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Graduating against the odds

Published Monday, 6th July 2020 in News news

Katie Insch with her children Angus, Ada, Lachlan and Brodie
Katie Insch with her children Angus, Ada, Lachlan and Brodie

Students at SRUC will take part in an online celebration today after their graduation ceremony was cancelled due to the coronavirus pandemic.

More than 170 students – who were due to be awarded their degree and postgraduate awards at the University of Glasgow’s Bute Hall – chose to graduate in absentia. They have been offered the opportunity to return for a celebration next summer if circumstances allow.

Kaleem Shaikh with his goats

Kaleem Shaikh with his goats

A further 20 students have deferred their graduation until 2021, while HN students will receive their awards later this year.

Despite the impact of Covid-19, ten students are graduating with a first-class honours degree this summer – with another five deferring graduation until next year.

Among the graduates choosing to defer is Tiffany Mactaggart, 25, from Bonchester Bridge, near Hawick, who has achieved a first-class BA (Hons) degree in Rural Business Management – and has landed a job as an Agricultural Consultant with SAC Consulting, part of SRUC.

For some students, Covid-19 was an additional obstacle they had to overcome to graduate against the odds.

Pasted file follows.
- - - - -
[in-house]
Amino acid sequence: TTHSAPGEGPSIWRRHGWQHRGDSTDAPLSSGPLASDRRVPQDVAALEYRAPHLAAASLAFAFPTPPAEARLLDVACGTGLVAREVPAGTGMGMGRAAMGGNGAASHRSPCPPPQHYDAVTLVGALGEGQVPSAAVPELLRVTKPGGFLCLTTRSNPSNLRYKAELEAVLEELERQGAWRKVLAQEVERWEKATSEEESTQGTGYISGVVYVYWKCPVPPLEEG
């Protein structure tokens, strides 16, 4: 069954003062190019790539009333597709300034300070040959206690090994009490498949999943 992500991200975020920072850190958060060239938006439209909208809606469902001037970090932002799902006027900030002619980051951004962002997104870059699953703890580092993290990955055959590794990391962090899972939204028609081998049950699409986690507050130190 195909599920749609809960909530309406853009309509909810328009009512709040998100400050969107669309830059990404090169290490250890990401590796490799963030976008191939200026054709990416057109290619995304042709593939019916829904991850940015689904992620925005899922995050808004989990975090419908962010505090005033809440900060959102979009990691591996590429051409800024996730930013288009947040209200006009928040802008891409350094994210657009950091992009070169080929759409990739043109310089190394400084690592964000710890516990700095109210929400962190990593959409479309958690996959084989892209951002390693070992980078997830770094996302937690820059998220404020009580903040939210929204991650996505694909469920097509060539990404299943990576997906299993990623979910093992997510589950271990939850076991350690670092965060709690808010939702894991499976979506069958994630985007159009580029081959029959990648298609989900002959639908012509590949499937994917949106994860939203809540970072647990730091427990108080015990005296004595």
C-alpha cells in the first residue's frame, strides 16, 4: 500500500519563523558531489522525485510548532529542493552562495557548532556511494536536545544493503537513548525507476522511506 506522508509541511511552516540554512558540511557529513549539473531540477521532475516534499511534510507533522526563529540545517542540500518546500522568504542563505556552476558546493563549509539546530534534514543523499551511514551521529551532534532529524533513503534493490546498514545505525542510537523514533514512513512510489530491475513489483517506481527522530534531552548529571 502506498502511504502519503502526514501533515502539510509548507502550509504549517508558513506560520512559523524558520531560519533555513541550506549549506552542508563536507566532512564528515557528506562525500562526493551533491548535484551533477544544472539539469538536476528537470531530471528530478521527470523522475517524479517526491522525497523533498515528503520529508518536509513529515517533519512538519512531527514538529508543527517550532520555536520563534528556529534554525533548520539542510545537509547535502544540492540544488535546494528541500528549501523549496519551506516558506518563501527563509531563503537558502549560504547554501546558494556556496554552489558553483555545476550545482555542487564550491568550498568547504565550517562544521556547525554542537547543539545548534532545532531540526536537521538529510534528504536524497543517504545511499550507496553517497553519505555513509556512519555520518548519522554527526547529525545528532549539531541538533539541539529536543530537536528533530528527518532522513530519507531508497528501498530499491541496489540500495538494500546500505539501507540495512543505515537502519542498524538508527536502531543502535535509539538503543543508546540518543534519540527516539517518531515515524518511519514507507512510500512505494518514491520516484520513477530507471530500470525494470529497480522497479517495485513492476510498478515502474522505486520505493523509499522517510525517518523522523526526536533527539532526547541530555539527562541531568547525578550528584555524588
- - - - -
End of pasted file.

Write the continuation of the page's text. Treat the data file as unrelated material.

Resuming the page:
Kaleem Shaikh, 25, from Uddingston, came from a non-farming background to do an NC Agriculture at SRUC’s Oatridge campus in 2012.

Eight years later he is graduating with a 2:1 BSc (Hons) Agriculture degree and has built up a small flock of pedigree sheep and goats – despite having to undergo multiple surgeries and extensive physiotherapy after suffering from displaced discs in his back.

Tiffany Mactaggart has landed a job with SAC ConsultingTiffany Mactaggart has landed a job with SAC Consulting

Another new entrant to farming, 32-year-old Katie Insch from Alford, Aberdeenshire, worked her way up from an HNC to achieve a 2:1 BA (Hons) Rural Business Management degree – as well as holding down a manager’s job, running her farm, helping in her parents’ business, and giving birth to the youngest two of her four children.

In a message to the graduates, Principal and Chief Executive of SRUC Wayne Powell said: “While this may not have been how you saw your studies coming to an end, it is certainly a historic time to be graduating – and one which you will remember for the rest of your lives.

“It is a testament to your hard work that you have managed to complete your studies despite the disruption caused by the coronavirus pandemic.

“We are very proud of the way you have adapted and I’m certain that the skills we have all learned during this crisis will serve us well in the future. Indeed, learning to think about uncertainty and adapt to it is one of the most important skills you can acquire.”

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